As a well-known and widely-celebrated springtime holiday, Easter holds a special place in many Americans’s hearts. Whether you celebrate with a traditional church service, brunch, or an egg hunt, your Easter Sunday is sure to be fun-filled and enjoyable. The following Easter statistics have been collected over the past several years to give a reflection of the purchasing habits of Americans during this happy holiday. These facts and figures lend an eye-opening perspective on American Easter traditions, who knew we ate so much candy?!
- 16 billion jelly beans are produced each year for the Easter holiday. If set end-to-end, these jelly beans would circle the globe almost three times!
- More than 120 million pounds of Easter candy are purchased each year‚ that amounts to $2.1 billion each year! Of that amount, the average American spends a little more than $28 each year on Easter candy.
- The average American spends $17.20 on greeting cards for Easter and $46. 70 on gifts. Easter baskets, anyone?
- During 2011, Americans ate 7 billion pounds of candy, according to the National Confectioners Association. Surprisingly enough, that amount doesn’t put us anywhere near the top of the list when it comes to chocolate consumption: we are 10th out of the top 20 countries in terms of annual average chocolate consumption per capital.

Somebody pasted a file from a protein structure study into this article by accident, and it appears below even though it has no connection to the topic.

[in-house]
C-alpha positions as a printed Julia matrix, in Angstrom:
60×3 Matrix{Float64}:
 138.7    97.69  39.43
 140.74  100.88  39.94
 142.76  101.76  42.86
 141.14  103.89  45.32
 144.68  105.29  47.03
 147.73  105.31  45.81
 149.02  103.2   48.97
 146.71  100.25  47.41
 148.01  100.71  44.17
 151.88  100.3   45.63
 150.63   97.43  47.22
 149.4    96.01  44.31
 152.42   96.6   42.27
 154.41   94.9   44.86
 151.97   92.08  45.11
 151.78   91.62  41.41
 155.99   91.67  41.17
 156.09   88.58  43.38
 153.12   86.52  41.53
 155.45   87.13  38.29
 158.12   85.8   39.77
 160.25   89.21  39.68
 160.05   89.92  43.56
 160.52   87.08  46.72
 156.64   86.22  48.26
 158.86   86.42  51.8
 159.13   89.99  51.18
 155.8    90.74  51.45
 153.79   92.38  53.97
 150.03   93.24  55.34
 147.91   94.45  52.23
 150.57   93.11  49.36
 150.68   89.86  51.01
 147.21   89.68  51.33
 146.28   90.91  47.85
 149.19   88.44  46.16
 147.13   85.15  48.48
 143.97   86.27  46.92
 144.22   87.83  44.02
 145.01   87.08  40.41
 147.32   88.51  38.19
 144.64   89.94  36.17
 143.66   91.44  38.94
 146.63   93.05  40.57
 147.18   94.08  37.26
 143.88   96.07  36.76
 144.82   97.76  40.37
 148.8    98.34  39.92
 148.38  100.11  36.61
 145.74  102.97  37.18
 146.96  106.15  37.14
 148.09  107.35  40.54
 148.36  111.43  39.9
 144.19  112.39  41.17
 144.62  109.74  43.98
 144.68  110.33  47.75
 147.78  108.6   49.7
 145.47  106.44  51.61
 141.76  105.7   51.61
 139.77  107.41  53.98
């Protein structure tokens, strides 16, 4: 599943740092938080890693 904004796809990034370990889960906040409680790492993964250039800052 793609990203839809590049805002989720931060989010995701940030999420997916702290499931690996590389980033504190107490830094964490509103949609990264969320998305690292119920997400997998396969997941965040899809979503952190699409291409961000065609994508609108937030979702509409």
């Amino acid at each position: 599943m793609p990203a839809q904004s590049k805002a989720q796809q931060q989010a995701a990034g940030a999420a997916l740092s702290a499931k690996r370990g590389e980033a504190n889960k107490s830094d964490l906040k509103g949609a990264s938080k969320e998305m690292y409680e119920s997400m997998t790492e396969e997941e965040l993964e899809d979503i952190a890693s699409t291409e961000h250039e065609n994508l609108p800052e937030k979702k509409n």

- 90 million chocolate bunnies are created each year and 76% of Americans say you should start eating chocolate bunnies at their ears.
- Of the 120 million pounds of Easter candy purchased each year, 70 percent (84 million pounds) is chocolate.
- Americans purchase more than 700 million Marshmallow Peeps each Easter season, making them the most popular non-chocolate Easter candy. As many as 5 million Marshmallow Peeps and friends are made each day in preparation for this holiday. Yellow Peeps are the most popular among consumers!
- Halloween is the only holiday with greater candy sales than Easter. For perspective, Christmas candy sales exceeded $1.4 billion in 2012, but Easter candy sales totaled more than $2.1 billion.
- Bonus fact: The Ivory Coast in Africa produces 43 percent of the world’s cocoa supply.
This post was written by a guest contributor for the MSU Business Analytics program, part of the Michigan State University Broad College of Business.